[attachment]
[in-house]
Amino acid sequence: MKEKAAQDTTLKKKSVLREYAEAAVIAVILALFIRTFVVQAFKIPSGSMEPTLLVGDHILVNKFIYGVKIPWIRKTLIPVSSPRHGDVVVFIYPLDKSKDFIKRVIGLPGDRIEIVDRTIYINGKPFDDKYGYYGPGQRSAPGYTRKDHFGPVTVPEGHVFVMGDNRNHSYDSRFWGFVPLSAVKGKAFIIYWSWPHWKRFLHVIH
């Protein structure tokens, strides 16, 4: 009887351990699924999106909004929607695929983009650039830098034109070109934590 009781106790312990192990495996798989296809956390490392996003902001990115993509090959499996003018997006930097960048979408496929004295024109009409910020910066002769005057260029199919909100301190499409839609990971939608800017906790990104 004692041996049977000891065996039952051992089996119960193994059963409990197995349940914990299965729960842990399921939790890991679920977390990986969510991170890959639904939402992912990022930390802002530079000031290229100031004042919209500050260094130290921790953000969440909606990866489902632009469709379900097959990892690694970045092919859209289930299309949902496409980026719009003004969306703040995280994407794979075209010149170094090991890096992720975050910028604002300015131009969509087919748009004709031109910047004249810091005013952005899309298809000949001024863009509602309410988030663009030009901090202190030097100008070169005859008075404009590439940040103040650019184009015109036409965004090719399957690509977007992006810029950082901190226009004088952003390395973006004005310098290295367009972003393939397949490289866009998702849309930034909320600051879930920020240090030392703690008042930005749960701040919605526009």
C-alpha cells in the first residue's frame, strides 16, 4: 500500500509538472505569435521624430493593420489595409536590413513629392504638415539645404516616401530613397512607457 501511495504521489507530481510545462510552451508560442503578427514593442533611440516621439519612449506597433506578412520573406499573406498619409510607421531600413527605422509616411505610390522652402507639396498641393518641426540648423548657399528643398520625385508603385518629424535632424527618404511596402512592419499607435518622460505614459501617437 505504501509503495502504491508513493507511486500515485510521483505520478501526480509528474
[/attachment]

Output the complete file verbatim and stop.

[in-house]
Amino acid sequence: MKEKAAQDTTLKKKSVLREYAEAAVIAVILALFIRTFVVQAFKIPSGSMEPTLLVGDHILVNKFIYGVKIPWIRKTLIPVSSPRHGDVVVFIYPLDKSKDFIKRVIGLPGDRIEIVDRTIYINGKPFDDKYGYYGPGQRSAPGYTRKDHFGPVTVPEGHVFVMGDNRNHSYDSRFWGFVPLSAVKGKAFIIYWSWPHWKRFLHVIH
């Protein structure tokens, strides 16, 4: 009887351990699924999106909004929607695929983009650039830098034109070109934590 009781106790312990192990495996798989296809956390490392996003902001990115993509090959499996003018997006930097960048979408496929004295024109009409910020910066002769005057260029199919909100301190499409839609990971939608800017906790990104 004692041996049977000891065996039952051992089996119960193994059963409990197995349940914990299965729960842990399921939790890991679920977390990986969510991170890959639904939402992912990022930390802002530079000031290229100031004042919209500050260094130290921790953000969440909606990866489902632009469709379900097959990892690694970045092919859209289930299309949902496409980026719009003004969306703040995280994407794979075209010149170094090991890096992720975050910028604002300015131009969509087919748009004709031109910047004249810091005013952005899309298809000949001024863009509602309410988030663009030009901090202190030097100008070169005859008075404009590439940040103040650019184009015109036409965004090719399957690509977007992006810029950082901190226009004088952003390395973006004005310098290295367009972003393939397949490289866009998702849309930034909320600051879930920020240090030392703690008042930005749960701040919605526009």
C-alpha cells in the first residue's frame, strides 16, 4: 500500500509538472505569435521624430493593420489595409536590413513629392504638415539645404516616401530613397512607457 501511495504521489507530481510545462510552451508560442503578427514593442533611440516621439519612449506597433506578412520573406499573406498619409510607421531600413527605422509616411505610390522652402507639396498641393518641426540648423548657399528643398520625385508603385518629424535632424527618404511596402512592419499607435518622460505614459501617437 505504501509503495502504491508513493507511486500515485510521483505520478501526480509528474